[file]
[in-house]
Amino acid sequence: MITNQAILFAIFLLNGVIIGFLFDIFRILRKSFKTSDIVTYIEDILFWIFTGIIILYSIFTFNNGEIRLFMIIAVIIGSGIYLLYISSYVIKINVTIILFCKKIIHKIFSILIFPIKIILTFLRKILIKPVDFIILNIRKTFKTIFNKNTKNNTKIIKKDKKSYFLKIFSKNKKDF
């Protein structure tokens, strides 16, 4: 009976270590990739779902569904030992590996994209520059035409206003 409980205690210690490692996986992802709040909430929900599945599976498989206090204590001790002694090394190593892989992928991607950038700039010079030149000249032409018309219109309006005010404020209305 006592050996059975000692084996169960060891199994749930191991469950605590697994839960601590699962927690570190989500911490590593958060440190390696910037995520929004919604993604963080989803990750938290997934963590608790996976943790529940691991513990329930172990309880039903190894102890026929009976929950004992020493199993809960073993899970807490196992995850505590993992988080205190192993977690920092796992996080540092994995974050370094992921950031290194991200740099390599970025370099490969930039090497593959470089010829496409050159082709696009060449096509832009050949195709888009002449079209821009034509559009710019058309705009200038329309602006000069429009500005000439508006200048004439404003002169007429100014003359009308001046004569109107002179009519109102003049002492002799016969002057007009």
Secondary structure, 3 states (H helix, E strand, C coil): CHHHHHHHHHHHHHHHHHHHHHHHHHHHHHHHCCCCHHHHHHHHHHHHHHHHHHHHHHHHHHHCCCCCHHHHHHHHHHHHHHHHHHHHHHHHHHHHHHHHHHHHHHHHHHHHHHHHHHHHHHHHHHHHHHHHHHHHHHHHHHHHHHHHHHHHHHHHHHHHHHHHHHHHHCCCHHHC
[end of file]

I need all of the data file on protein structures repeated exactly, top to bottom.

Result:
[in-house]
Amino acid sequence: MITNQAILFAIFLLNGVIIGFLFDIFRILRKSFKTSDIVTYIEDILFWIFTGIIILYSIFTFNNGEIRLFMIIAVIIGSGIYLLYISSYVIKINVTIILFCKKIIHKIFSILIFPIKIILTFLRKILIKPVDFIILNIRKTFKTIFNKNTKNNTKIIKKDKKSYFLKIFSKNKKDF
């Protein structure tokens, strides 16, 4: 009976270590990739779902569904030992590996994209520059035409206003 409980205690210690490692996986992802709040909430929900599945599976498989206090204590001790002694090394190593892989992928991607950038700039010079030149000249032409018309219109309006005010404020209305 006592050996059975000692084996169960060891199994749930191991469950605590697994839960601590699962927690570190989500911490590593958060440190390696910037995520929004919604993604963080989803990750938290997934963590608790996976943790529940691991513990329930172990309880039903190894102890026929009976929950004992020493199993809960073993899970807490196992995850505590993992988080205190192993977690920092796992996080540092994995974050370094992921950031290194991200740099390599970025370099490969930039090497593959470089010829496409050159082709696009060449096509832009050949195709888009002449079209821009034509559009710019058309705009200038329309602006000069429009500005000439508006200048004439404003002169007429100014003359009308001046004569109107002179009519109102003049002492002799016969002057007009």
Secondary structure, 3 states (H helix, E strand, C coil): CHHHHHHHHHHHHHHHHHHHHHHHHHHHHHHHCCCCHHHHHHHHHHHHHHHHHHHHHHHHHHHCCCCCHHHHHHHHHHHHHHHHHHHHHHHHHHHHHHHHHHHHHHHHHHHHHHHHHHHHHHHHHHHHHHHHHHHHHHHHHHHHHHHHHHHHHHHHHHHHHHHHHHHHHCCCHHHC